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“During the holidays, when you come here, you can barely walk inside the store,” said store manager Mike Kallas. Busloads of people from out of state often arrive to stock up on Greek goods, he added.

Non-Greek-American stores also cater to these shoppers. “Even the Korean-owned stores have signs with the Greek letters,” Mr. Svolakos said.

When Mr. Svolakos’s relatives visit him they make sure to visit Astoria’s grocery stores and stock up. “When they come here, they look like survivors from the desert.”

Younger, third- or fourth-generation Greek-Americans also frequent the stores, but their buying habits are different, said John Gatzonis, who has owned Akropolis Meat Market for 33 years.

The older generations “would work seven days a week, 14 hours a day to provide for their families,” he said. “They knew they couldn’t afford to eat out at restaurants.”

Thirty years ago, he often sold an entire lamb to a family. Now, many of his younger customers come to buy a single steak. Still, he appreciates that the younger generation remains interested in Greek cuisine and is generally more willing to tweak old recipes.

“The youth today are used to the Food Channel and Gourmet magazine,” Mr. Gatzonis said. “They come in here with recipes asking what would be good.”And the older generation remains. Recently, Mr. Gatzonis admired the care an elderly woman took selecting each of her four steaks from the huge assortment on display.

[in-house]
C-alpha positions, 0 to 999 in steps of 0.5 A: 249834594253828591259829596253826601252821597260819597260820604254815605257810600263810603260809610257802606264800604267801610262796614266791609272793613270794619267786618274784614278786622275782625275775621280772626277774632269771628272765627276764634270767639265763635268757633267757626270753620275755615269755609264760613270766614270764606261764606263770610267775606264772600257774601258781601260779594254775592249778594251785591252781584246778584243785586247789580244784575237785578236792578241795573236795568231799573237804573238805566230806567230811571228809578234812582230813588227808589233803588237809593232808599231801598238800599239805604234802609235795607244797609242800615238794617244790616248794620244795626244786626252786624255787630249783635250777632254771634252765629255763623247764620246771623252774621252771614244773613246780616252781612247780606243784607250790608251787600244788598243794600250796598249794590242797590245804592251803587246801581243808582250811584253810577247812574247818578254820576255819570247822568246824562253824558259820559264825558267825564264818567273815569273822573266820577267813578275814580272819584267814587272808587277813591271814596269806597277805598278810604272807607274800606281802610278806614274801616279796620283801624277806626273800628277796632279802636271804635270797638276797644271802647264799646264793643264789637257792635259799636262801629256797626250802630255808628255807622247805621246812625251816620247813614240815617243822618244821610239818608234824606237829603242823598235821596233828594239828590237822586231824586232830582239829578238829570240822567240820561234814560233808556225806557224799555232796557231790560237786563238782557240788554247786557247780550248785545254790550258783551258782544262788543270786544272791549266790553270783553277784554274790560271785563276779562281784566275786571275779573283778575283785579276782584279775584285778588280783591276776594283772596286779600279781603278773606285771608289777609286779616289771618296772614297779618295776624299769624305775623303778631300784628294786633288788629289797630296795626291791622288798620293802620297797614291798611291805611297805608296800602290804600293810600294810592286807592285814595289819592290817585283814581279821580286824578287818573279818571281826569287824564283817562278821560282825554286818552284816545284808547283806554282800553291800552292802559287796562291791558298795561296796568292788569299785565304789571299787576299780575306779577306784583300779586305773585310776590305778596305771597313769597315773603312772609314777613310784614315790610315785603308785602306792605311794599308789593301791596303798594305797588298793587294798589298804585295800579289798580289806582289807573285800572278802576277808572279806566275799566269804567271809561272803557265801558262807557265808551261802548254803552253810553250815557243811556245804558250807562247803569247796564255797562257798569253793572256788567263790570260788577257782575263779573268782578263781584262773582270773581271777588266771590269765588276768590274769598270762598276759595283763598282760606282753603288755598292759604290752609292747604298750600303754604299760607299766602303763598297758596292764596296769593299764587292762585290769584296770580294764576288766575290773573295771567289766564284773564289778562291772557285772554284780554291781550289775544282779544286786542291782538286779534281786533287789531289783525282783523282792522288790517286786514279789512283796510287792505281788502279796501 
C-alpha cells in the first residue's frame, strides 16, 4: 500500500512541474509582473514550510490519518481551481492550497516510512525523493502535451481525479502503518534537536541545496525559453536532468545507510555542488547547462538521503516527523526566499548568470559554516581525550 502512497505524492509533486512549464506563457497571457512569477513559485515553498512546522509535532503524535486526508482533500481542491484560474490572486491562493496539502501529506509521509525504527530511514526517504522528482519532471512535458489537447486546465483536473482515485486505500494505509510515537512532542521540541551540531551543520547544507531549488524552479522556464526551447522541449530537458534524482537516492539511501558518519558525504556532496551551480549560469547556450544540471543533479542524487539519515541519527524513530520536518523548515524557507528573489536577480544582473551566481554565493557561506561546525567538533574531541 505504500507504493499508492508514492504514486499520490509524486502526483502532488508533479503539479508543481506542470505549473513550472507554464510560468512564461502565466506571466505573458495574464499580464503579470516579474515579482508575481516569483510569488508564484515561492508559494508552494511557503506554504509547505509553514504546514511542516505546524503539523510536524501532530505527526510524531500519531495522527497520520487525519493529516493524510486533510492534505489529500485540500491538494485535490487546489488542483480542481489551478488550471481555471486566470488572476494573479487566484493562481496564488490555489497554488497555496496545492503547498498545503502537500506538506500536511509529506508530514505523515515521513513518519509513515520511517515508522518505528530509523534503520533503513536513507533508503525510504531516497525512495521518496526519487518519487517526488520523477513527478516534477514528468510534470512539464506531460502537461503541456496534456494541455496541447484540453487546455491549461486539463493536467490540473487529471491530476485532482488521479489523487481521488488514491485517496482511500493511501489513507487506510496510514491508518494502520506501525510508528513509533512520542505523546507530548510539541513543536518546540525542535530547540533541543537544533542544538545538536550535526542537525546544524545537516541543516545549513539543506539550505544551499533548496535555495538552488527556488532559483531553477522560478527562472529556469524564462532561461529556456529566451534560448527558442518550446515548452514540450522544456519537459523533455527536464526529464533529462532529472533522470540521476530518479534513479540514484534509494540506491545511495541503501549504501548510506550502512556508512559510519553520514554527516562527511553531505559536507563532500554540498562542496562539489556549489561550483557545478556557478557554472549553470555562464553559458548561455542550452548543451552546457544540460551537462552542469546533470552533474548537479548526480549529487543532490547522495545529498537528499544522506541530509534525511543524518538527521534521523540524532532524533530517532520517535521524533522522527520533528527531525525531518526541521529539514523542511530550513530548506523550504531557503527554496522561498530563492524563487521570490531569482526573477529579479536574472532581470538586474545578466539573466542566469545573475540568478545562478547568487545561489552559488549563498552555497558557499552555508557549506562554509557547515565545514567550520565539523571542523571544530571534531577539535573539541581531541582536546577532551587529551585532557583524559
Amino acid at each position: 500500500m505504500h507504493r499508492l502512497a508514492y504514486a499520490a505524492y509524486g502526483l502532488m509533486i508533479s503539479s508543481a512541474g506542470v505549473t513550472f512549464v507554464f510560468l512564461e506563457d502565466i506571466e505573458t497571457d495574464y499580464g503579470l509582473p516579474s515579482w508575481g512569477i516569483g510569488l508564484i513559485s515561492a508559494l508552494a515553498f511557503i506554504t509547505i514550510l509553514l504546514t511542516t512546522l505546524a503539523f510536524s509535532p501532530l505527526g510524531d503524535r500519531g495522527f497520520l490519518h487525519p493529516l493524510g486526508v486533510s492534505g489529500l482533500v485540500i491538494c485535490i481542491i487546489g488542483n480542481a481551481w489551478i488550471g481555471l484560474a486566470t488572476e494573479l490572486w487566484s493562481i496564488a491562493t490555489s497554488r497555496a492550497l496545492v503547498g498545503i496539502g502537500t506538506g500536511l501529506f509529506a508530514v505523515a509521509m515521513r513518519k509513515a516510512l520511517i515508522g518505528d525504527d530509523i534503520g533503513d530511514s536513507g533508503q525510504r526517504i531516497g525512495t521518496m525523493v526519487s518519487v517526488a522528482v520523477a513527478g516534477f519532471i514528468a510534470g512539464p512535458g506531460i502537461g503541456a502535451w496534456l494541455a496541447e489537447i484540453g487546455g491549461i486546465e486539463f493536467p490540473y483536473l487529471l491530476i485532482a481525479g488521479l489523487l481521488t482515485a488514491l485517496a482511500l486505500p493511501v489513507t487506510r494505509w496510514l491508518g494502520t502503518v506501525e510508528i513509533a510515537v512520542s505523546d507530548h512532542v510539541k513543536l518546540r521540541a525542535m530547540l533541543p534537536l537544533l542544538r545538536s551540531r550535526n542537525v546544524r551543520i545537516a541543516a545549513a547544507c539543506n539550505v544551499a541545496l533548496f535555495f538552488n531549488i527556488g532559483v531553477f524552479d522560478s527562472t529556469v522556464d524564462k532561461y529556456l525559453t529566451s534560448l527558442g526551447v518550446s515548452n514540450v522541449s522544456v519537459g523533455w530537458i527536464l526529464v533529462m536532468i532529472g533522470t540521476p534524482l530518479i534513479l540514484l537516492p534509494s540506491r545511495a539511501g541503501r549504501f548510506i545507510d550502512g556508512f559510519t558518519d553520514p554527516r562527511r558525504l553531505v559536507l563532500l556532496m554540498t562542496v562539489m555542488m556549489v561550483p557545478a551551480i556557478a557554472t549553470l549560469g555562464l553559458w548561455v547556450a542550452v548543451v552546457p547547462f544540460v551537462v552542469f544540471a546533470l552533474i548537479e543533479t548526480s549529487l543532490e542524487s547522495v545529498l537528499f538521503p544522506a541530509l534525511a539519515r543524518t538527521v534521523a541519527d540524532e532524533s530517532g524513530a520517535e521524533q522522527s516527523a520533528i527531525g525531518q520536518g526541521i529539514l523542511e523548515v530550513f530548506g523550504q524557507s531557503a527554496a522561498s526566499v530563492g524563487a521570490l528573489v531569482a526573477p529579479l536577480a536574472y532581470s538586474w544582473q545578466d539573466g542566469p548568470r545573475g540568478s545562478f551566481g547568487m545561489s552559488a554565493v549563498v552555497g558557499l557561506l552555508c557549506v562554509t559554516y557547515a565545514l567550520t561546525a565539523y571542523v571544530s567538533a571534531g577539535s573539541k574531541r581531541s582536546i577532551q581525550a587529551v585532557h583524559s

As with all New York neighborhoods, Astoria is evolving. Along a single block of 30th Avenue, the heart of Astoria, you now find many non-Greek ethnic restaurants: Go Wasabi, Thai Angel Kitchen, Aladdin Sweets and Delicatessen and Gandhi Haute Cuisine. Around the corner, on Steinway Street, there are hookah lounges with signs in Arabic.

The shrinking Greek-American presence is a sign of upward mobility. “Very wealthy Greeks don’t live here,” Mr. Svolakos said.

“They live in Manhattan, and they’re not familiar with life here.”

About two years ago, Mr. Svolakos moved to Bayside, a more affluent neighborhood of Queens. But every day he passes through Astoria and shops to stock his refrigerator.

Indeed, the foundations of Greek life in Astoria remain, including St. Demetrios School, which enrolls more than 600 students from preschool through 12th grade. The school, affiliated with St. Demetrios Greek Orthodox Cathedral, also offers after-school Greek classes; some 200 youngsters attend daily.

This vibrant core of Greek life in Astoria is what drives some Greek-Americans to continue to move into the neighborhood, just as others are leaving.

Chris Chrysostomon, a 38-year-old restaurateur, first settled in Virginia after leaving his native Cyprus. But the tug of the homeland brought him to Astoria. In Virginia, “you miss home,” he said. “If you go somewhere else besides New York City, you feel alone.”

Mr. Chrysostomon said he is trying to raise his children in the Cypriot tradition, sending them to Greek schools. (His wife is Bulgarian, but she speaks fluent Greek.) Meanwhile, he spends long hours six days a week at his restaurant, Aliada.

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Tags: Orthodox Church of Greece